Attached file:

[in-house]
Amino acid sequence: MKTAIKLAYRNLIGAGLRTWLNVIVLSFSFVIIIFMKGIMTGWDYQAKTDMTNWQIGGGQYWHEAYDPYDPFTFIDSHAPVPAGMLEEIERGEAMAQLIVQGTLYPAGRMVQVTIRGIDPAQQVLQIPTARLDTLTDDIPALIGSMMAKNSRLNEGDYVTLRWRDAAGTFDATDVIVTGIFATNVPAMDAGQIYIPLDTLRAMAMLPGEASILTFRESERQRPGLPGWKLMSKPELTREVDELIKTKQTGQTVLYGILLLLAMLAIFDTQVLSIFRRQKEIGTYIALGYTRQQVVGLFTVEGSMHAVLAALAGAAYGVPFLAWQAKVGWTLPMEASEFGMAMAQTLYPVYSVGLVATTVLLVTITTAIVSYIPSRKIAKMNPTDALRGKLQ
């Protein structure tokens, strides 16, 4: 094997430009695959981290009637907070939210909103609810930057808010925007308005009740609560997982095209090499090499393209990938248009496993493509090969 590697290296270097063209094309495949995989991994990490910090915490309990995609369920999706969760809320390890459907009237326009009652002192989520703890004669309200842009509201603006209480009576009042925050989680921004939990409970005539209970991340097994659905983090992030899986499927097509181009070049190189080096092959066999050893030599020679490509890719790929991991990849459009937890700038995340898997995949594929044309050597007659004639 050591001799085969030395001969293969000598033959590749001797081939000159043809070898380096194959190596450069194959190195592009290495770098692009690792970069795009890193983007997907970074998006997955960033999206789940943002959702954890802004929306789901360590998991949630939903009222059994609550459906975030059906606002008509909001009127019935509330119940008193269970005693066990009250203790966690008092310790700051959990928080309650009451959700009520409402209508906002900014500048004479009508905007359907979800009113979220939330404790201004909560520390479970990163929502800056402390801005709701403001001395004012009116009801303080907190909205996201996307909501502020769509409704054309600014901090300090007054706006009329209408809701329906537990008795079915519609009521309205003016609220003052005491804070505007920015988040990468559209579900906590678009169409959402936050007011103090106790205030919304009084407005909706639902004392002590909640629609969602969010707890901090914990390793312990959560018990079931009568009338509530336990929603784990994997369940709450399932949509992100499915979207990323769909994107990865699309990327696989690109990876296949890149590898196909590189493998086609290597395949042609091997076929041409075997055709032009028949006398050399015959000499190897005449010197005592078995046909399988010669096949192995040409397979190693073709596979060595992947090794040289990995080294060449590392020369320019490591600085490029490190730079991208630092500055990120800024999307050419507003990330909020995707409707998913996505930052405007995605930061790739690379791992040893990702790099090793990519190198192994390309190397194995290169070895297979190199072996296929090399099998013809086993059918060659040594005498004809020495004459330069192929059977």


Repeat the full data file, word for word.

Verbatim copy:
[in-house]
Amino acid sequence: MKTAIKLAYRNLIGAGLRTWLNVIVLSFSFVIIIFMKGIMTGWDYQAKTDMTNWQIGGGQYWHEAYDPYDPFTFIDSHAPVPAGMLEEIERGEAMAQLIVQGTLYPAGRMVQVTIRGIDPAQQVLQIPTARLDTLTDDIPALIGSMMAKNSRLNEGDYVTLRWRDAAGTFDATDVIVTGIFATNVPAMDAGQIYIPLDTLRAMAMLPGEASILTFRESERQRPGLPGWKLMSKPELTREVDELIKTKQTGQTVLYGILLLLAMLAIFDTQVLSIFRRQKEIGTYIALGYTRQQVVGLFTVEGSMHAVLAALAGAAYGVPFLAWQAKVGWTLPMEASEFGMAMAQTLYPVYSVGLVATTVLLVTITTAIVSYIPSRKIAKMNPTDALRGKLQ
């Protein structure tokens, strides 16, 4: 094997430009695959981290009637907070939210909103609810930057808010925007308005009740609560997982095209090499090499393209990938248009496993493509090969 590697290296270097063209094309495949995989991994990490910090915490309990995609369920999706969760809320390890459907009237326009009652002192989520703890004669309200842009509201603006209480009576009042925050989680921004939990409970005539209970991340097994659905983090992030899986499927097509181009070049190189080096092959066999050893030599020679490509890719790929991991990849459009937890700038995340898997995949594929044309050597007659004639 050591001799085969030395001969293969000598033959590749001797081939000159043809070898380096194959190596450069194959190195592009290495770098692009690792970069795009890193983007997907970074998006997955960033999206789940943002959702954890802004929306789901360590998991949630939903009222059994609550459906975030059906606002008509909001009127019935509330119940008193269970005693066990009250203790966690008092310790700051959990928080309650009451959700009520409402209508906002900014500048004479009508905007359907979800009113979220939330404790201004909560520390479970990163929502800056402390801005709701403001001395004012009116009801303080907190909205996201996307909501502020769509409704054309600014901090300090007054706006009329209408809701329906537990008795079915519609009521309205003016609220003052005491804070505007920015988040990468559209579900906590678009169409959402936050007011103090106790205030919304009084407005909706639902004392002590909640629609969602969010707890901090914990390793312990959560018990079931009568009338509530336990929603784990994997369940709450399932949509992100499915979207990323769909994107990865699309990327696989690109990876296949890149590898196909590189493998086609290597395949042609091997076929041409075997055709032009028949006398050399015959000499190897005449010197005592078995046909399988010669096949192995040409397979190693073709596979060595992947090794040289990995080294060449590392020369320019490591600085490029490190730079991208630092500055990120800024999307050419507003990330909020995707409707998913996505930052405007995605930061790739690379791992040893990702790099090793990519190198192994390309190397194995290169070895297979190199072996296929090399099998013809086993059918060659040594005498004809020495004459330069192929059977």